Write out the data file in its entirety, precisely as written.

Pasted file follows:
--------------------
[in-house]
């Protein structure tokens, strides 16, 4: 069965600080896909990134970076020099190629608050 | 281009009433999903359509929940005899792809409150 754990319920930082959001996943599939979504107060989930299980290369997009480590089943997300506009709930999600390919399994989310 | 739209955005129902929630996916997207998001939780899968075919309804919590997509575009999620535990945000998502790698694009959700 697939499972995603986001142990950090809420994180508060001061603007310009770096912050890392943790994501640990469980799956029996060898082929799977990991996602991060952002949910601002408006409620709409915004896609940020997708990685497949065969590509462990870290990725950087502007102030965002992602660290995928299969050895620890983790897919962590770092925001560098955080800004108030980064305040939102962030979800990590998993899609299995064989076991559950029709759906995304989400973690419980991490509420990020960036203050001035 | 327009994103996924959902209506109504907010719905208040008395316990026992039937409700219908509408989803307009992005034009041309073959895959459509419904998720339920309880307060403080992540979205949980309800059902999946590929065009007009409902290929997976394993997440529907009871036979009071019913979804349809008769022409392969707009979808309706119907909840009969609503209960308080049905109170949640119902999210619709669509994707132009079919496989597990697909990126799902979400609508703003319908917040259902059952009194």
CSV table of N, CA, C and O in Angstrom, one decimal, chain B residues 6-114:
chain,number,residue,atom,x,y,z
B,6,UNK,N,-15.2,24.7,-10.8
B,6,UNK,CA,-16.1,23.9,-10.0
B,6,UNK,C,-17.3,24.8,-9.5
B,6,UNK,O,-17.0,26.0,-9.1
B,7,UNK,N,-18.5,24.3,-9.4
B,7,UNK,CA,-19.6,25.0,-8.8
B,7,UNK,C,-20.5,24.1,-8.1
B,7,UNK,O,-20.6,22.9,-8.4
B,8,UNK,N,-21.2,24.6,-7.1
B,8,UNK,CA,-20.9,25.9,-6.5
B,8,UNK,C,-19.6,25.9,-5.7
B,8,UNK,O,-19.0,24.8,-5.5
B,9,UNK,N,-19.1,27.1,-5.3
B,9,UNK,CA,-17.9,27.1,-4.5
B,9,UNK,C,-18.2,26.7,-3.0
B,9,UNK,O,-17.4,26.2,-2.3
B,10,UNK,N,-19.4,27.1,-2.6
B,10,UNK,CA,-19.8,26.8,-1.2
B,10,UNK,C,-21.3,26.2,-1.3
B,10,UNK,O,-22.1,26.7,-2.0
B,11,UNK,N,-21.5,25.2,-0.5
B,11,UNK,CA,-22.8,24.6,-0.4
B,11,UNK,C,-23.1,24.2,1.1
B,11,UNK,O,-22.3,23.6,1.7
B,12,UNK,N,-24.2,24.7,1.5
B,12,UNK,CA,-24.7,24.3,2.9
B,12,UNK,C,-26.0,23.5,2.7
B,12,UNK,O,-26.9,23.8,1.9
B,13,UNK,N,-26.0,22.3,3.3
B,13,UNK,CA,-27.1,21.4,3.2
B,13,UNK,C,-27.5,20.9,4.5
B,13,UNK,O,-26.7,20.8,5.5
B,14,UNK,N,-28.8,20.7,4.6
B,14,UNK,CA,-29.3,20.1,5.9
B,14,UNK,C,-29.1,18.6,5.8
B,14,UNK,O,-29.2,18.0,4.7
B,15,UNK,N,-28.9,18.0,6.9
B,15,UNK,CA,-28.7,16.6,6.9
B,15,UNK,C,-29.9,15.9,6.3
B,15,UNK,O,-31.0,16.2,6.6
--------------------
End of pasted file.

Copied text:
[in-house]
């Protein structure tokens, strides 16, 4: 069965600080896909990134970076020099190629608050 | 281009009433999903359509929940005899792809409150 754990319920930082959001996943599939979504107060989930299980290369997009480590089943997300506009709930999600390919399994989310 | 739209955005129902929630996916997207998001939780899968075919309804919590997509575009999620535990945000998502790698694009959700 697939499972995603986001142990950090809420994180508060001061603007310009770096912050890392943790994501640990469980799956029996060898082929799977990991996602991060952002949910601002408006409620709409915004896609940020997708990685497949065969590509462990870290990725950087502007102030965002992602660290995928299969050895620890983790897919962590770092925001560098955080800004108030980064305040939102962030979800990590998993899609299995064989076991559950029709759906995304989400973690419980991490509420990020960036203050001035 | 327009994103996924959902209506109504907010719905208040008395316990026992039937409700219908509408989803307009992005034009041309073959895959459509419904998720339920309880307060403080992540979205949980309800059902999946590929065009007009409902290929997976394993997440529907009871036979009071019913979804349809008769022409392969707009979808309706119907909840009969609503209960308080049905109170949640119902999210619709669509994707132009079919496989597990697909990126799902979400609508703003319908917040259902059952009194």
CSV table of N, CA, C and O in Angstrom, one decimal, chain B residues 6-114:
chain,number,residue,atom,x,y,z
B,6,UNK,N,-15.2,24.7,-10.8
B,6,UNK,CA,-16.1,23.9,-10.0
B,6,UNK,C,-17.3,24.8,-9.5
B,6,UNK,O,-17.0,26.0,-9.1
B,7,UNK,N,-18.5,24.3,-9.4
B,7,UNK,CA,-19.6,25.0,-8.8
B,7,UNK,C,-20.5,24.1,-8.1
B,7,UNK,O,-20.6,22.9,-8.4
B,8,UNK,N,-21.2,24.6,-7.1
B,8,UNK,CA,-20.9,25.9,-6.5
B,8,UNK,C,-19.6,25.9,-5.7
B,8,UNK,O,-19.0,24.8,-5.5
B,9,UNK,N,-19.1,27.1,-5.3
B,9,UNK,CA,-17.9,27.1,-4.5
B,9,UNK,C,-18.2,26.7,-3.0
B,9,UNK,O,-17.4,26.2,-2.3
B,10,UNK,N,-19.4,27.1,-2.6
B,10,UNK,CA,-19.8,26.8,-1.2
B,10,UNK,C,-21.3,26.2,-1.3
B,10,UNK,O,-22.1,26.7,-2.0
B,11,UNK,N,-21.5,25.2,-0.5
B,11,UNK,CA,-22.8,24.6,-0.4
B,11,UNK,C,-23.1,24.2,1.1
B,11,UNK,O,-22.3,23.6,1.7
B,12,UNK,N,-24.2,24.7,1.5
B,12,UNK,CA,-24.7,24.3,2.9
B,12,UNK,C,-26.0,23.5,2.7
B,12,UNK,O,-26.9,23.8,1.9
B,13,UNK,N,-26.0,22.3,3.3
B,13,UNK,CA,-27.1,21.4,3.2
B,13,UNK,C,-27.5,20.9,4.5
B,13,UNK,O,-26.7,20.8,5.5
B,14,UNK,N,-28.8,20.7,4.6
B,14,UNK,CA,-29.3,20.1,5.9
B,14,UNK,C,-29.1,18.6,5.8
B,14,UNK,O,-29.2,18.0,4.7
B,15,UNK,N,-28.9,18.0,6.9
B,15,UNK,CA,-28.7,16.6,6.9
B,15,UNK,C,-29.9,15.9,6.3
B,15,UNK,O,-31.0,16.2,6.6